Thursday, January 7, 2010

Nonverbal Communication

Portrateines Walliser Bauern 1910--Ernest-Bieler-1863-1948 I was driving back from having lunch with my husband yesterday when I saw a little tableau playing out on the side of the road. Well, the road was actually a major highway and I was driving 74 (not 75 because I never go more than 9 miles over the speed limit), so my impression of the scene was a split-second one.

There were several construction workers standing at the bottom of an incline with their arms folded. There was another man who appeared to be a foreman. A furious foreman. He made chopping, angry motions with one hand before waving it around in the air. His mouth was open wide as if he were yelling. He stood stiffly and every muscle looked tensed. The person who seemed to be the object of the fury was another construction worker with slumping shoulders and head hung low as he shifted from foot to foot.

Uh-oh. Someone screwed up. And I whizzed by in another couple of seconds.

I’m not one who does well with nonverbal cues in conversation. I frequently puzzle over conversations after they’re over—thinking that I missed something. But with my writing I’ve learned to concoct social cues that help power my scene.

Can your reader tell what you’re characters are feeling by their actions?

Body language can be really useful when you’re writing. Does a character grit their teeth when their mother in law corrects them? Smile with their mouths but not with their eyes? Bite their fingernails while waiting in the dentist’s office?Do they avoid eye contact when a parent is asking them questions? You can also use their tone of voice (strained? wavering?) to help show their reactions to events.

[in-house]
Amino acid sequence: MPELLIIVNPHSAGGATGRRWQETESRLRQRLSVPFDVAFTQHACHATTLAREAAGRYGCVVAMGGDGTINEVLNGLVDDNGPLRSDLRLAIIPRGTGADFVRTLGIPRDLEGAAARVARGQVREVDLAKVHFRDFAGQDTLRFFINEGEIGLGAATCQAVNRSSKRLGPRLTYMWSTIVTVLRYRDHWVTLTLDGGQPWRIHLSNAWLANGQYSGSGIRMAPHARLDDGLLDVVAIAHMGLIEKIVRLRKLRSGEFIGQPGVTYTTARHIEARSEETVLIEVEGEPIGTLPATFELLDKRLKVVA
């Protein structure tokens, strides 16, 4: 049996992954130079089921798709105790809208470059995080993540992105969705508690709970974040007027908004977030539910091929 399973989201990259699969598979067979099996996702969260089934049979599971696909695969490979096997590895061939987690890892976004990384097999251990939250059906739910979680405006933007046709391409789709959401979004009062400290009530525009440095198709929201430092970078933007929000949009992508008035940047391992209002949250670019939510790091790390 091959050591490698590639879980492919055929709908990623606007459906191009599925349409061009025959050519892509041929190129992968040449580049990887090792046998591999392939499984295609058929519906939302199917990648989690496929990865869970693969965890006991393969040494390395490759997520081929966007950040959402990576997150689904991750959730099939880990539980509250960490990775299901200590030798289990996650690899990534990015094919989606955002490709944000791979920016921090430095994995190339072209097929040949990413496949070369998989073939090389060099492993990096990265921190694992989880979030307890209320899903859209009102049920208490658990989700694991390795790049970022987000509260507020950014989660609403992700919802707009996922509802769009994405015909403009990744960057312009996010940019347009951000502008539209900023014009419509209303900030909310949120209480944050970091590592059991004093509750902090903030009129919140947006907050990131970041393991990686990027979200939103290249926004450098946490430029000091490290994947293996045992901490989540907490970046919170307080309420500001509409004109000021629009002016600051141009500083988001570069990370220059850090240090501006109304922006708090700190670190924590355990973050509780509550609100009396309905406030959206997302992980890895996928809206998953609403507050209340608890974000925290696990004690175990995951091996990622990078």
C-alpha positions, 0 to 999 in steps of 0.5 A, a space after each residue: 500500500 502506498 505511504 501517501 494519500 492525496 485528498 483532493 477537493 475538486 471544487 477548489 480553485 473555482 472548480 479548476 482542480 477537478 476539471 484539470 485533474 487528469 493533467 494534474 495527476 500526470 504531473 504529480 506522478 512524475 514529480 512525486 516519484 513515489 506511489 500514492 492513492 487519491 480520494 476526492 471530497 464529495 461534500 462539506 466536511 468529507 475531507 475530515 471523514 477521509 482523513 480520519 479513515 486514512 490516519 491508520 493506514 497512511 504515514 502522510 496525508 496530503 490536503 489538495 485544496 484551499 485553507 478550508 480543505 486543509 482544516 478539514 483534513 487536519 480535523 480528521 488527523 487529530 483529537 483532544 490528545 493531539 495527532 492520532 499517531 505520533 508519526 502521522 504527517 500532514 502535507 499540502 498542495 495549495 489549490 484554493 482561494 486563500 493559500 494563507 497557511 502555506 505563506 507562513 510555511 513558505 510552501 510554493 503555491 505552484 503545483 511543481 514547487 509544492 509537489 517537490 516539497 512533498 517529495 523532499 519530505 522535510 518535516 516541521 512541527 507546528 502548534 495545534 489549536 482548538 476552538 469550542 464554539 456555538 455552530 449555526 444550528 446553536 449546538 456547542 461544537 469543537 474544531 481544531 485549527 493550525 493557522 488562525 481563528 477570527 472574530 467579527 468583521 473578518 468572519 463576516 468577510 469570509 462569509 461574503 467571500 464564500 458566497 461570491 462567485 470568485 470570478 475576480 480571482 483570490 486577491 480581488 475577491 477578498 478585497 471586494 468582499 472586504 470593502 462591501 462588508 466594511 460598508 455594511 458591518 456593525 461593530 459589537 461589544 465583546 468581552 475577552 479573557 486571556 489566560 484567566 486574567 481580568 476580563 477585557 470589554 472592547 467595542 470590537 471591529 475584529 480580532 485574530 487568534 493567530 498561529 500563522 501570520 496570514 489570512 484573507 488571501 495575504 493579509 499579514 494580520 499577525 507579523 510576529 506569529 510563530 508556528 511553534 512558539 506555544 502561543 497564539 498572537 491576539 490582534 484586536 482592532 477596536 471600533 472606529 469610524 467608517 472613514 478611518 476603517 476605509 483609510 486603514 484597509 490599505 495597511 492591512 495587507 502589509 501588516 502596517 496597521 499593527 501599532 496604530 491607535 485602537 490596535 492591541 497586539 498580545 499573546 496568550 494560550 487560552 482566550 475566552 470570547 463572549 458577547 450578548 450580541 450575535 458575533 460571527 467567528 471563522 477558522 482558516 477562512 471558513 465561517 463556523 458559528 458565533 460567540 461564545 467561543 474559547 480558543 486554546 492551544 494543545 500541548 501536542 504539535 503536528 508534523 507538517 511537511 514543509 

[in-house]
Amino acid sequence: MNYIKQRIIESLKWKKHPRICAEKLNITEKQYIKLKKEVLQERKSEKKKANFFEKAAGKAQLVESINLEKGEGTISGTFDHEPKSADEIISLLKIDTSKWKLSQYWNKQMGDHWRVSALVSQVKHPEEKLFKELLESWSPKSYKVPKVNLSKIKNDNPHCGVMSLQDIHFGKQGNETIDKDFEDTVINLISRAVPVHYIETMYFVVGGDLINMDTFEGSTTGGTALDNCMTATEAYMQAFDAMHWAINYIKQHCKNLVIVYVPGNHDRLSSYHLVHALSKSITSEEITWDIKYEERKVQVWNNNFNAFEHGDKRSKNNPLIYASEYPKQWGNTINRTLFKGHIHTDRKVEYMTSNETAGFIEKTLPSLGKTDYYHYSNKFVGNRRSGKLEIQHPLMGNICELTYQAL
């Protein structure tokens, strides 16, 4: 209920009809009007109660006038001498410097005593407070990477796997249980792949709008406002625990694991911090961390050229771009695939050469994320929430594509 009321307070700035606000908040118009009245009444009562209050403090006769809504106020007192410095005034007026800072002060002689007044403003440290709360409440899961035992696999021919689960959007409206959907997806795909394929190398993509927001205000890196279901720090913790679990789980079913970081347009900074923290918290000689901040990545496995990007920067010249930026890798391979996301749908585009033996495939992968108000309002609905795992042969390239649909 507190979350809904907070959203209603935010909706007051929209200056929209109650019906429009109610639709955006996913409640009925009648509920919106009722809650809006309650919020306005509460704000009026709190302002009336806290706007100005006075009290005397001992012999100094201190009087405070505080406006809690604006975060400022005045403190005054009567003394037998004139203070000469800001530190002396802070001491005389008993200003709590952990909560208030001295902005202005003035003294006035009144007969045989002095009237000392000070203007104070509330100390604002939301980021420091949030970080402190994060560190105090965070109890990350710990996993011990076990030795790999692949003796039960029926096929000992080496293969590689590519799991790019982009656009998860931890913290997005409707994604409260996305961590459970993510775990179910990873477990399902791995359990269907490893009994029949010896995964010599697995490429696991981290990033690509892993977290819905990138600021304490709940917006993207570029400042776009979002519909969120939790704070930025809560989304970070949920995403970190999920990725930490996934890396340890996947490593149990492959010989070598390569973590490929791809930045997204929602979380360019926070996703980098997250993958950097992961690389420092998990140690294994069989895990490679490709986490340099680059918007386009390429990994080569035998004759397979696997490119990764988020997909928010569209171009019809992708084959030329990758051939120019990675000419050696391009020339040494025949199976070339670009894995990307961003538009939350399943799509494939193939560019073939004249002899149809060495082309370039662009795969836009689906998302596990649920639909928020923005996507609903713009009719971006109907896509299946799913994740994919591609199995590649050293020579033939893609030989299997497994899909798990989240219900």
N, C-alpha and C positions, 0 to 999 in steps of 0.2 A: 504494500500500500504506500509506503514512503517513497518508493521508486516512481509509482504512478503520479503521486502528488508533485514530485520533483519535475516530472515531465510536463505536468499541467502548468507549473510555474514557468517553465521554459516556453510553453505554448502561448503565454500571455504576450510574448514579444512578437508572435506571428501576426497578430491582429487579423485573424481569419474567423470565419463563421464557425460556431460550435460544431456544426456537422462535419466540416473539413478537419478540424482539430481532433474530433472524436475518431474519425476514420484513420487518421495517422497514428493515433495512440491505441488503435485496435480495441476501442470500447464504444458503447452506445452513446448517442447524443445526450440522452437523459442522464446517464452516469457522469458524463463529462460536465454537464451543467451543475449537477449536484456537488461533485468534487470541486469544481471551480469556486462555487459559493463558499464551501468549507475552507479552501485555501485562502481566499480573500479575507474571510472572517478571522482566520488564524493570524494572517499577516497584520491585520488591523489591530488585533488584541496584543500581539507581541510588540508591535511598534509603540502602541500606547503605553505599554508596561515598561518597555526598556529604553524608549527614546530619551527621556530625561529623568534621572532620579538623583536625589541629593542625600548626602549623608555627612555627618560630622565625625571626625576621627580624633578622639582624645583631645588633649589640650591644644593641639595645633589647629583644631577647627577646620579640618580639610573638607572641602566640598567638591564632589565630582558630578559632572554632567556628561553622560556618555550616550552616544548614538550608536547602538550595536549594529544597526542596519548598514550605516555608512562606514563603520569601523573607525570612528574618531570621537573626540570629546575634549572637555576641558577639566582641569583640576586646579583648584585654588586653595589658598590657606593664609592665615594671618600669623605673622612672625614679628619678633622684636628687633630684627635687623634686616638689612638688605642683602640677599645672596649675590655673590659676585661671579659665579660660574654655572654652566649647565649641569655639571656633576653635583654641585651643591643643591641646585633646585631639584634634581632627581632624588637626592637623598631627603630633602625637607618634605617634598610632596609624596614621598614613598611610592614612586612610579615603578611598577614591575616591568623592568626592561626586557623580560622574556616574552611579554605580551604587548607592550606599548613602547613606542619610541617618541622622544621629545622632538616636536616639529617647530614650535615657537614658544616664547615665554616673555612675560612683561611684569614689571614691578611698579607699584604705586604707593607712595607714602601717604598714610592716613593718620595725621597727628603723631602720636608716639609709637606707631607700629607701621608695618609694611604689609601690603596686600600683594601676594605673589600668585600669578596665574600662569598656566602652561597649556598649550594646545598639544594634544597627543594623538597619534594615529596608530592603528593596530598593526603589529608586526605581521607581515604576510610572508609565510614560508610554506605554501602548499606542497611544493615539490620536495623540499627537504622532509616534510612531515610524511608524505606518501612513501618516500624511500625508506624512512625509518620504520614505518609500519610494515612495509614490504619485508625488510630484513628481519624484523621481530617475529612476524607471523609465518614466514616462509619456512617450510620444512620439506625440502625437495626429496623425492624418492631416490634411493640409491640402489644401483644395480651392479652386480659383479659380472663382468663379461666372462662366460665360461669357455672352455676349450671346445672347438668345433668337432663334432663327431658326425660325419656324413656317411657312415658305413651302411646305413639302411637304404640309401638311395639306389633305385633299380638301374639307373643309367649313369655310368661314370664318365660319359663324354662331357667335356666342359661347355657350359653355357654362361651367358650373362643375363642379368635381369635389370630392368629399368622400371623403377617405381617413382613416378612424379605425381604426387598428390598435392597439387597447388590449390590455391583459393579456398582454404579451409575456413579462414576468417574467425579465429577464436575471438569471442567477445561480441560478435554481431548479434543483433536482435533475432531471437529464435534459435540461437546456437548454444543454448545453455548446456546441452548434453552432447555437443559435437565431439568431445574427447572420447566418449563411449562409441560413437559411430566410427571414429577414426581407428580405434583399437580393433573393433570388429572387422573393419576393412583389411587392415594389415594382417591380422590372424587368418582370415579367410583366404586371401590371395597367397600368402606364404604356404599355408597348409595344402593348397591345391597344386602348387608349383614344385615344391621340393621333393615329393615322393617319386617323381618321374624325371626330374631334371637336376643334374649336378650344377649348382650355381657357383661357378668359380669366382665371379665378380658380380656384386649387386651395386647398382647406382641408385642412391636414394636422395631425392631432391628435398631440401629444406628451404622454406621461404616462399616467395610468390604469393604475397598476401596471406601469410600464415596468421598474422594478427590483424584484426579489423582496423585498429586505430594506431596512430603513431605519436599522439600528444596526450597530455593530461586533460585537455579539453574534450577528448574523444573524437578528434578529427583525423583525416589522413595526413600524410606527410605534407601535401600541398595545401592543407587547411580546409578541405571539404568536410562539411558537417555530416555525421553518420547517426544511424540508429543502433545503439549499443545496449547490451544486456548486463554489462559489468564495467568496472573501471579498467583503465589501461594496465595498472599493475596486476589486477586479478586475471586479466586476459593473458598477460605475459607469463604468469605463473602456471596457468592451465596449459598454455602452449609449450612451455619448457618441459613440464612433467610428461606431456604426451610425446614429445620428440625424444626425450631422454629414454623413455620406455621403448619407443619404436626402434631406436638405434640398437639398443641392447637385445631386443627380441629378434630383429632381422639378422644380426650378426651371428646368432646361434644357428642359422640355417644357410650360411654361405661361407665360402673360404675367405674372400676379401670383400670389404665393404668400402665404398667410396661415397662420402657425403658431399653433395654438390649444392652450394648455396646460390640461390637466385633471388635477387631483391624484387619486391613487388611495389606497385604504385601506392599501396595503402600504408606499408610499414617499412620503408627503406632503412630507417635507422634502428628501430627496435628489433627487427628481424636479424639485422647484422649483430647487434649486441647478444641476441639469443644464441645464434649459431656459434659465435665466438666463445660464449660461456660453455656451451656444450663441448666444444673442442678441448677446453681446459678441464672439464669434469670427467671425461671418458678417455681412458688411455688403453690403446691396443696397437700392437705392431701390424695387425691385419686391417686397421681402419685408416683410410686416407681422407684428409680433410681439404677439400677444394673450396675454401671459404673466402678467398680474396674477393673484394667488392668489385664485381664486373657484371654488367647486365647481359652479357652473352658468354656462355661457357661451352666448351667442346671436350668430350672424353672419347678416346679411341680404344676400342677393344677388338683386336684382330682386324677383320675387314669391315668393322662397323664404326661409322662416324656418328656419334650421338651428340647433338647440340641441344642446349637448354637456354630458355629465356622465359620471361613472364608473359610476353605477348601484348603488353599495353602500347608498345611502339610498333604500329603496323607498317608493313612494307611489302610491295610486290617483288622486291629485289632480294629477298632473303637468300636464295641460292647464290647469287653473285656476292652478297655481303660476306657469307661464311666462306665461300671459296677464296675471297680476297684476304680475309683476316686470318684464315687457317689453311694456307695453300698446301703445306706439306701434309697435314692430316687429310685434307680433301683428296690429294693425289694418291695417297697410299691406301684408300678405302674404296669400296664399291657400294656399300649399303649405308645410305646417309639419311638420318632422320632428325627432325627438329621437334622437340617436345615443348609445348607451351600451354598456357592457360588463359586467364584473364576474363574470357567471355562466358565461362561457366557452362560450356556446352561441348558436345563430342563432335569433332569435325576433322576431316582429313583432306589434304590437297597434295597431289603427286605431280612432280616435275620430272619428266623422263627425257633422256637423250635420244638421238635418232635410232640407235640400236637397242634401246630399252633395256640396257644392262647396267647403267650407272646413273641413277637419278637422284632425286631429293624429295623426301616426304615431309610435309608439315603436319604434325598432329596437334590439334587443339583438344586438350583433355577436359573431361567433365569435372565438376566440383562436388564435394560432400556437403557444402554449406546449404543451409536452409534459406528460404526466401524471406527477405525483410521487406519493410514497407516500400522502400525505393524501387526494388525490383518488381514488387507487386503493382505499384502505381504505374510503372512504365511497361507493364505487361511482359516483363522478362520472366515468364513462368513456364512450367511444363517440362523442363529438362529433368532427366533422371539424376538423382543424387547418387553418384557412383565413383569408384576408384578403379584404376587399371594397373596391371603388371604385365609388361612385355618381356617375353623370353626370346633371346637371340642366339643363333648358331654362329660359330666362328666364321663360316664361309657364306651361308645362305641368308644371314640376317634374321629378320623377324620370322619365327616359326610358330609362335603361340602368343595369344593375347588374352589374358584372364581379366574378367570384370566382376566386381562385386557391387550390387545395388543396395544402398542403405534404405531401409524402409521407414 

Nonverbal cues are great ways to communicate emotions to your reader. They also fit the “show, don’t tell” requirement that editors look for in manuscripts. One upside of show, don’t tell is that the reader is a little more engaged in the passage—they’re reading clues to the character’s emotions instead of having them labeled and spoon-fed to them. It’s a more active process.

I sometimes like using nonverbal communication that sends a mixed message just to shake things up a little bit. The meek woman with the strong handshake. Or maybe the character pretends not to see an outstretched hand. Is the character snubbing the protagonist? Or is he worried about catching germs during flu season?

I’ve found it useful to practice nonverbal skills. One way is by muting the television and watching actors (who are gifted in vividly putting emotions across) as they fret and strut their way across the stage. Soap operas are especially good at this. Lots of violent emotions on soap operas…as well as Deep Thought. Overacted sometimes, but that’s all the better!

Another exercise I’ve found useful is people watching. Lots of writers go to shopping malls to watch people and get character ideas. I’ll go to coffee shops usually, since malls aren’t a favorite of mine. But while you’re people-watching, you can focus in on people whose conversations you can’t overhear. I try to guess what they’re talking about by their demeanor. Is it a job interview? (I see lots of those in coffeehouses.) Is it a couple having an argument? (I also see a fair number of those.) Someone dominating a conversation as the other person gets irritated?

Do you enjoy using nonverbal communication? Is it an easy technique for you, or a hard one?

Hope you'll pop by Mystery Lover's Kitchen this morning. I have a special guest, Laura Childs, who writes several mystery series for Penguin. She's sharing her recipe for Eggs Benedict and discussing her latest release!

Mystery Lovers' Kitchen had a nice mention in the LA Times on Tuesday: